Social media is both a blessing and a curse for me. I love the connectivity it offers and the ability to engage with diverse perspectives from all corners of the globe. Yet, it can also wear me down with its negativity. I found myself recently deflated by a bitter exchange aimed at kids in prison (and let’s get real, “kids in prison” shouldn’t even be in our vernacular much less a reality). Intellectually, I understand that the voices on social media only represent a fraction of the world’s opinions. Emotionally, however, the vitriol and hostility thrown at justice-involved individuals get under my skin.
As I read those comments, I wondered, “Was I ever like those commenters?” It’s tough to say, but I think there was a time when I had similar negative thoughts tucked away. I wasn’t always the person I am today. This realization pushed me to address this issue head-on. It’s high time we started talking seriously about second chances.
A few years back, I took up the role of head of Marketing and Communications at Televerde, a for-profit company investing extraordinarily in the incarcerated community. This role threw me into the heart of the incarceration system. Before stepping into this world, my understanding of prisons and prisoners was shaped by stories in the media and TV shows like “Orange Is the New Black” and “Oz.” Those behind bars were distant, anonymous figures in a system I barely understood. They were mere statistics on a page, cold and impersonal.
Things changed dramatically during my tenure at Televerde. I began to see these individuals beyond their prison numbers, appreciating the context behind each crime and the chain of events leading up to it. I realized that understanding, empathy, and forgiveness were not only possible but necessary. It was a shift in perspective that forever changed the way I view incarceration and second chances.
An Unexpected Education
Most of my friends and colleagues today have prison records. And that’s just fine with me. These remarkable individuals, each with their unique stories of struggle and redemption, have become my unexpected teachers. From them, I’ve gained a deeper appreciation for my life and the opportunities I’ve been blessed with.
For most of the women I interact with, their stories highlight a stark reality – a lack of opportunity and insufficient support from within families and communities often steers individuals down a path of crime. This spirals into a cycle of incarceration that is dauntingly challenging to break. The United States’ three- and five-year recidivism rates of 68% and 79%, respectively, testify to this fact.
The magic of rehabilitation and reentry programs comes into play in the middle of this bleak picture. These programs are like lifelines, throwing a rope at those stuck in the cycle of incarceration, giving them a real shot at becoming productive members of society again. And we need more of these, not less. They can turn things around for individuals and their families and even put a serious dent in crime rates. For example, research shows that those who participate in correctional education programs have 43 percent lower odds of returning to prison than those who do not.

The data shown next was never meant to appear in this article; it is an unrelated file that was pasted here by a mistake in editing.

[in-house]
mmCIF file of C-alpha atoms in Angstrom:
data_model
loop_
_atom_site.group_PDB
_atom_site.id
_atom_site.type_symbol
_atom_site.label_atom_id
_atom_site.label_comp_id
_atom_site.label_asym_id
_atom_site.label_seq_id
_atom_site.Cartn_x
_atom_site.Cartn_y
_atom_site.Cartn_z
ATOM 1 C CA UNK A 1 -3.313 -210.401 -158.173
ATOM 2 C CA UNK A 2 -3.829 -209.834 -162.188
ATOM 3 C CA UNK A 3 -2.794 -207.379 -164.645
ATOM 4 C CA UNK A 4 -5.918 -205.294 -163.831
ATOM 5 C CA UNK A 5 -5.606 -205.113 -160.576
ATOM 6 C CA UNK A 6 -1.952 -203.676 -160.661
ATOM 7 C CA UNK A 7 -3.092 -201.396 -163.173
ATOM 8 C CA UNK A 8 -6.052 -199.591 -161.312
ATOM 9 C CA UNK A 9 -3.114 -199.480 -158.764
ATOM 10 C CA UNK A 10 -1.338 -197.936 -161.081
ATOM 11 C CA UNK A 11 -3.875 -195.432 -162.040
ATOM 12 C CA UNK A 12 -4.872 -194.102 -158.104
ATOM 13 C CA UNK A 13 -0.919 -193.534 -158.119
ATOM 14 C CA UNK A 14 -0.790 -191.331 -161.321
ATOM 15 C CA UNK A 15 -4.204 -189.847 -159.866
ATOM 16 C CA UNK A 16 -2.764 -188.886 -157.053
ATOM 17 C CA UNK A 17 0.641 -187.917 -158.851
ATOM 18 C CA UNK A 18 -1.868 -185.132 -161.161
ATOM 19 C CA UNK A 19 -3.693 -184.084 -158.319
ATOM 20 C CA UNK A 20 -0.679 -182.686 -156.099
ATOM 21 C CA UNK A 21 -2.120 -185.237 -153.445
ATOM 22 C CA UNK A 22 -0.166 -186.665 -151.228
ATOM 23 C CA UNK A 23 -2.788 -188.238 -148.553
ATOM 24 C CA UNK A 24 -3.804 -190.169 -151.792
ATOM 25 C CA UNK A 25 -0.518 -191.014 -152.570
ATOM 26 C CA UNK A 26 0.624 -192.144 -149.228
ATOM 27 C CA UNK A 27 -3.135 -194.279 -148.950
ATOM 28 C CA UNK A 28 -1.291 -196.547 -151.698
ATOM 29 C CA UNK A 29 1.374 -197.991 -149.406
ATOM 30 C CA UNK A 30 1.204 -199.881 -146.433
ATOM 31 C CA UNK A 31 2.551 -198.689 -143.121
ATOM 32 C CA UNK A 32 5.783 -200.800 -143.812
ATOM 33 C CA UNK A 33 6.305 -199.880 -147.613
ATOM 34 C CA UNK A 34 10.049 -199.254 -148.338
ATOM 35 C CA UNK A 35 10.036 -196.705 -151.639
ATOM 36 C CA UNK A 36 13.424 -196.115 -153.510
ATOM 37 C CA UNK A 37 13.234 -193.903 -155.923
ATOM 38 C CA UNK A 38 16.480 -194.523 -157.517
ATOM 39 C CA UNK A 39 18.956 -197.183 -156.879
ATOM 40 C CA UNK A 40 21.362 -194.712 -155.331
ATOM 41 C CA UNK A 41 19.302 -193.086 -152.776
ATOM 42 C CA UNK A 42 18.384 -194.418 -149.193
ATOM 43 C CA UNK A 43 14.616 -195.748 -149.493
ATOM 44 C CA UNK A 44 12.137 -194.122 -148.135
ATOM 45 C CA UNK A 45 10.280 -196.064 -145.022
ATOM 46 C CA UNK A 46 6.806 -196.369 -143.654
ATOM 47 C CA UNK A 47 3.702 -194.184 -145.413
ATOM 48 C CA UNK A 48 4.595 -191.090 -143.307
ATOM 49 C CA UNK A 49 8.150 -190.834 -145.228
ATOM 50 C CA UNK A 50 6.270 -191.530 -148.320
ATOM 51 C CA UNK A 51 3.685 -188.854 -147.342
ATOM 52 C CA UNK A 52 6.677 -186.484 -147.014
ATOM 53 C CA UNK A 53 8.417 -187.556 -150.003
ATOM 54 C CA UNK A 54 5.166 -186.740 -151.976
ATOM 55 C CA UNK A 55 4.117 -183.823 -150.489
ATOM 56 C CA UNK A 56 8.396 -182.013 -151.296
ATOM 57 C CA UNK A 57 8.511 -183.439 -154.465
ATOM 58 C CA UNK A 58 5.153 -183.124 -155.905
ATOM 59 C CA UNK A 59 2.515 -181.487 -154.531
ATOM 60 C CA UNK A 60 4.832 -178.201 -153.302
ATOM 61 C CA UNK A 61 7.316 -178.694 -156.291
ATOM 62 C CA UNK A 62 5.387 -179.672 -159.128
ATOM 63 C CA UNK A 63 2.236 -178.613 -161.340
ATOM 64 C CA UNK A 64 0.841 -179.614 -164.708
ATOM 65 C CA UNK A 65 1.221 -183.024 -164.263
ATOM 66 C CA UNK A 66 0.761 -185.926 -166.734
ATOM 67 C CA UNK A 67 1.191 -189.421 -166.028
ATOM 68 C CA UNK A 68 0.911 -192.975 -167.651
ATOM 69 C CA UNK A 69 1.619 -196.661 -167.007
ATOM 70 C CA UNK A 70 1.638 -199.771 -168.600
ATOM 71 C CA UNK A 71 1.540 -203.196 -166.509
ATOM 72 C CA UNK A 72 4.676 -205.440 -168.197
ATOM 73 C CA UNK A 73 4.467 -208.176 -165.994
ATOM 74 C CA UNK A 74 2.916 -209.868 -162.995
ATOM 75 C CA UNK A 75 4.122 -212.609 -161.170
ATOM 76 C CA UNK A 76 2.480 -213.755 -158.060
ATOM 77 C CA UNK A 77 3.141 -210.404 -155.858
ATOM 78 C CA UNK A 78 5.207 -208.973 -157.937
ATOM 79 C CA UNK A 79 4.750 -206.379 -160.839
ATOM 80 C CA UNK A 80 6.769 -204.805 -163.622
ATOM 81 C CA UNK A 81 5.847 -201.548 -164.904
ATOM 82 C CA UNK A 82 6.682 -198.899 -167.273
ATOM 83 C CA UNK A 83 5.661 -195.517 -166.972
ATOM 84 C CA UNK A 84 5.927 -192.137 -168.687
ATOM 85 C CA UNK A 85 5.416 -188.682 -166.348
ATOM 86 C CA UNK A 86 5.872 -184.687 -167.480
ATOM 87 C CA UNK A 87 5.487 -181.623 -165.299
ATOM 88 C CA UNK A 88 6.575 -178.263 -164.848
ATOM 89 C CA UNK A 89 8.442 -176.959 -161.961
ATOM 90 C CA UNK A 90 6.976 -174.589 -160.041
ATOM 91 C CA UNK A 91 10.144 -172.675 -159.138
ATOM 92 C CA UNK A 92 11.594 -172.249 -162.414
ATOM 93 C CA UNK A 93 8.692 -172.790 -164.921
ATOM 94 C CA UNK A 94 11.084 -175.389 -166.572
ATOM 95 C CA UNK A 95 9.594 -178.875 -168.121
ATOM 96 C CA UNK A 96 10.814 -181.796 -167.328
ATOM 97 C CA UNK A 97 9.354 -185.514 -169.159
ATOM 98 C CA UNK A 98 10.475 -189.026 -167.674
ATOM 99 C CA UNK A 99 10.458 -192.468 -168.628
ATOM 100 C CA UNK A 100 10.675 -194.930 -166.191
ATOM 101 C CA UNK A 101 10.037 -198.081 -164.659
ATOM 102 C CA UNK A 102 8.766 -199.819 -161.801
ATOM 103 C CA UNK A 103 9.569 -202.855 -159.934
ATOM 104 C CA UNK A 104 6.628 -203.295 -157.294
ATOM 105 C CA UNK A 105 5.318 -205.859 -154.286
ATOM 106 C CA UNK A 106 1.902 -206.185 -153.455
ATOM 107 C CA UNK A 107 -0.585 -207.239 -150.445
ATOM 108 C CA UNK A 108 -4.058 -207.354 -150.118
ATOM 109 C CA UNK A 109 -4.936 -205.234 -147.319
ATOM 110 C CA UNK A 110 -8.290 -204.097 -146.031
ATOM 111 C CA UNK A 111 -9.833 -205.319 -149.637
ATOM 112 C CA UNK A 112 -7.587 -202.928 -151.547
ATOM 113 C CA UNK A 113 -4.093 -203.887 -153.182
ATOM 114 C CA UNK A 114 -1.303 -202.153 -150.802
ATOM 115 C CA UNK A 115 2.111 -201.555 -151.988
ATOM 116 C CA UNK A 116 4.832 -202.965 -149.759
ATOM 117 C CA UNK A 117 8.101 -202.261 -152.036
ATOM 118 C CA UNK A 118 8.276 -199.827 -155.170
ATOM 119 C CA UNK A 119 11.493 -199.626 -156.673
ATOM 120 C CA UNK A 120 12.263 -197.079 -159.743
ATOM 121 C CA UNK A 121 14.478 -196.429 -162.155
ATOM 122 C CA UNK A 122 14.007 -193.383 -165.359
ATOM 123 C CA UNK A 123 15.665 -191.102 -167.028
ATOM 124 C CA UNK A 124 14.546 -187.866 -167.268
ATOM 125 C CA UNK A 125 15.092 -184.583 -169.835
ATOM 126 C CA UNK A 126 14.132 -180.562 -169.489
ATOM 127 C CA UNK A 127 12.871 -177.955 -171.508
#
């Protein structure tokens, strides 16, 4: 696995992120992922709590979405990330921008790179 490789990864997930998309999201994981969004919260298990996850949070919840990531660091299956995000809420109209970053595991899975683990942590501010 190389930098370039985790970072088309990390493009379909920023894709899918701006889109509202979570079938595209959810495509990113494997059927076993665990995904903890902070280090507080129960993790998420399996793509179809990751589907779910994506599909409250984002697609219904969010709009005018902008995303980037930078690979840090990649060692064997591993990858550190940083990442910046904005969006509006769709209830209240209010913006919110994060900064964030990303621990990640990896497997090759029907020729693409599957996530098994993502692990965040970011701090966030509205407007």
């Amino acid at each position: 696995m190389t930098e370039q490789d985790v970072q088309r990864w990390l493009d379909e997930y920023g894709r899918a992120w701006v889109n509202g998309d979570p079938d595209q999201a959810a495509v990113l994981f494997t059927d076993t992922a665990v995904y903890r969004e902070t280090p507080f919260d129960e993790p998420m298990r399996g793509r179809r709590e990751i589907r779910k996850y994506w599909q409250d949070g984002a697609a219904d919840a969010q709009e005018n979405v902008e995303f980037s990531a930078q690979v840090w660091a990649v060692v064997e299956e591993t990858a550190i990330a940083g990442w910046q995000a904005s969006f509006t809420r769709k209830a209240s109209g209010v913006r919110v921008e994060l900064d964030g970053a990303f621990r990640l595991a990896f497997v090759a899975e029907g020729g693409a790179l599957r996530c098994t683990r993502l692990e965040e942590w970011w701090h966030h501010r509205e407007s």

A Call for Nuance and Understanding
But here’s the problem: when discussing second chances and rehabilitation, we find ourselves smack in the middle of a tug-of-war between two extremes. On the one hand, the far left is ready to shout “exploitation!” when they hear about any for-profit company hiring prison labor. No questions asked! On the other hand, the far right thinks that once you’re a felon, you should carry that label for life.
These black-and-white stances…they’re just not helping. They’re shortsighted, and frankly, dangerous. They stall our progress and throw a wrench in the work of redemption, a cornerstone of our society. Denying someone a chance at turning their life around is like turning your back on what America stands for—freedom, justice, and forgiveness.
Being patriotic isn’t just about waving flags or singing the national anthem. We stand up for our values in our daily choices and actions (including what we write on social media!), even when it’s difficult. We give second chances because it’s the right thing to do, not because it’s convenient. We believe in the power of change and rehabilitation, even if others are skeptical.
Reflecting on the social media exchanges I’ve seen and my past biases, I realize that change is a process. for individuals and societies alike. In extending second chances to those who are or were incarcerated, we’re not only making a difference in their lives but also reinforcing the fundamental ideals our nation stands on.
So, I’m asking you, just as I asked myself not too long ago, to reconsider your views on incarceration and second chances. Look beyond the prison numbers and see the potential these individuals have. Let’s challenge the status quo and tap into the transformative power of second chances — for them and us.
Because, in the end, aren’t we all works in progress? Always learning, growing, and deserving of chances to become better versions of ourselves. I know I am, and I hope we can all continue on this path of understanding and compassion together.
This article originally appeared on Intelligent Sourcing.